Privacy Glasses Foil Facial Recognition Cameras
Michael Harper for redOrbit.com — Your Universe Online
One of the more creepy technologies to emerge in recent years is facial recognition. With this technology, mannequins can determine what kind of people are passing by them at stores, televisions can determine which family member is watching, and bars can instantly check incoming patrons in via social networking.
The automated seamlessness of this technology has the potential to do some very cool things in the future. Yet, no amount of convenience can remove the “Big Brother” aspect felt by many not yet ready to embrace a future where cameras know who they´re looking at.
Cameras are getting smarter, but at their core, they still rely on the reflection of light in order to interpret what (or who) they see.
Professor Isa Echizen is using this weakness against facial recognition cameras in his pair of prototype glasses meant to protect humans from being recognized without their intent.
“As a result of developments in facial recognition technology in Google images, Facebook, etc. and the popularization of portable terminals that append photos with photographic information (geotags), such as photo location and time, as metadata when the photo is taken, information such as when and where photographed subjects were is revealed from the disclosed photo of the person concerned via photos taken and disclosed without their permission,” writes professor Echizen in his paper outlining the functionality of these “privacy visor” glasses.
By themselves, these spectacles look like run-of-the-mill protection glasses found in any wood shop. What makes these glasses different (and what makes them effective) is an array of outward-facing infrared lights. According to Echizen, privacy is “achieved by the photographed subject wearing a wearable device — a privacy visor — equipped with a near-infrared light source that appends noise to photographed images without affecting human visibility.”
Essentially, these infrared lights confuse the facial recognition algorithms, making it unable to detect the wearer. Even better, the lights used in the glasses don´t affect the wearer´s vision.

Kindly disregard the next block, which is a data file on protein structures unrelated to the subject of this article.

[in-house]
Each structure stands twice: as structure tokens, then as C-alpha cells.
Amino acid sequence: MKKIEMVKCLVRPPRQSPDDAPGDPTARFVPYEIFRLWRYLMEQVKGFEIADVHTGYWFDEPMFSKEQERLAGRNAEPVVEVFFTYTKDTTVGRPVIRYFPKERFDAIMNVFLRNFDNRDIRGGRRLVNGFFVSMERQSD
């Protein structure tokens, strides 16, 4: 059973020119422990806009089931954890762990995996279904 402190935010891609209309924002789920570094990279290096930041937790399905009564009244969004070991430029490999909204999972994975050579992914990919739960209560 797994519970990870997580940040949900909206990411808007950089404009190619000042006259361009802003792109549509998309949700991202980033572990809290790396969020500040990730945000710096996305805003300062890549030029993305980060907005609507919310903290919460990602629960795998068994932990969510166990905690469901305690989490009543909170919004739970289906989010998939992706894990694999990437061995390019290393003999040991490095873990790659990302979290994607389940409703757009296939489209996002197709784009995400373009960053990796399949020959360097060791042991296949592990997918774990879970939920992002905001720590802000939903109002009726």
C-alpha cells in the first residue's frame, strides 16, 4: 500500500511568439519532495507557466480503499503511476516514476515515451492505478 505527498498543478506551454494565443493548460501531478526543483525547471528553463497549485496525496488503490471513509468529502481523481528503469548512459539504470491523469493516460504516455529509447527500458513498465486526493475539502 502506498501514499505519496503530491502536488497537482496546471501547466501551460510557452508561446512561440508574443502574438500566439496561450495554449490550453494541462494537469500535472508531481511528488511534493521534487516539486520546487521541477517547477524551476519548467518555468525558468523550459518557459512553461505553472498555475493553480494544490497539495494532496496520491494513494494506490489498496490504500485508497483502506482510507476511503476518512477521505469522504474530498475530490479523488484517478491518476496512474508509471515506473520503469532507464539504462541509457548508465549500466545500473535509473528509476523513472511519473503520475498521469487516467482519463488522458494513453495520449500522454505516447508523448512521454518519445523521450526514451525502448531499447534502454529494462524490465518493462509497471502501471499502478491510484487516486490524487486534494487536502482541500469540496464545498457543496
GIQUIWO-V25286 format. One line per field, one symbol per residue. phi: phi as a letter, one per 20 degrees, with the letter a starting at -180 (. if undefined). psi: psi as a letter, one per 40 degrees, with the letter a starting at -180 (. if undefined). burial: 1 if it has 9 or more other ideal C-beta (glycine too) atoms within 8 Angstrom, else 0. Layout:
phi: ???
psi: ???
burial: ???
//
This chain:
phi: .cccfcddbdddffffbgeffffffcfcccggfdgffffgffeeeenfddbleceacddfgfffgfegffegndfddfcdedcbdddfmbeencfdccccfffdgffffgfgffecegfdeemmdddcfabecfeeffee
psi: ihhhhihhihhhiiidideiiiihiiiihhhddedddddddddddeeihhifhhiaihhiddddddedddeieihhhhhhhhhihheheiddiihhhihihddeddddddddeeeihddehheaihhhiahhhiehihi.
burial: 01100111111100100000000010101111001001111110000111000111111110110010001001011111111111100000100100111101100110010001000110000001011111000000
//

These privacy visor glasses will be powered by a pocketable power supply and will be reasonably priced, according to professor Echizen. However, those who want to thwart facial recognition cameras have a few other alternatives in case they don´t care to walk around with unfashionable specs.
According to professor Echizen, plenty of make-up can confuse a facial recognition camera. A mask will also do the trick, though many places (such as banks and retail establishments) now have a policy prohibiting masks.
According to the BBC, the hacking collective known as Anonymous, themselves mask wearers, claim these disguises cause facial recognition cameras to believe that the wearer has no face.
Anonymous also says positioning one´s head at a 15 degree angle will fool the cameras into thinking there is no face to detect.
As the technology advances, more companies and industries are finding ways to implement a little facial recognition into their strategies.
Last October, the Federal Trade Commission issued a report offering some “best practices” for these industries that plan to forge ahead and use facial recognition technologies every day. These best practices include obtaining permission before capturing data from a person´s face, as well as offering up front the kind of information which will be gathered from the camera.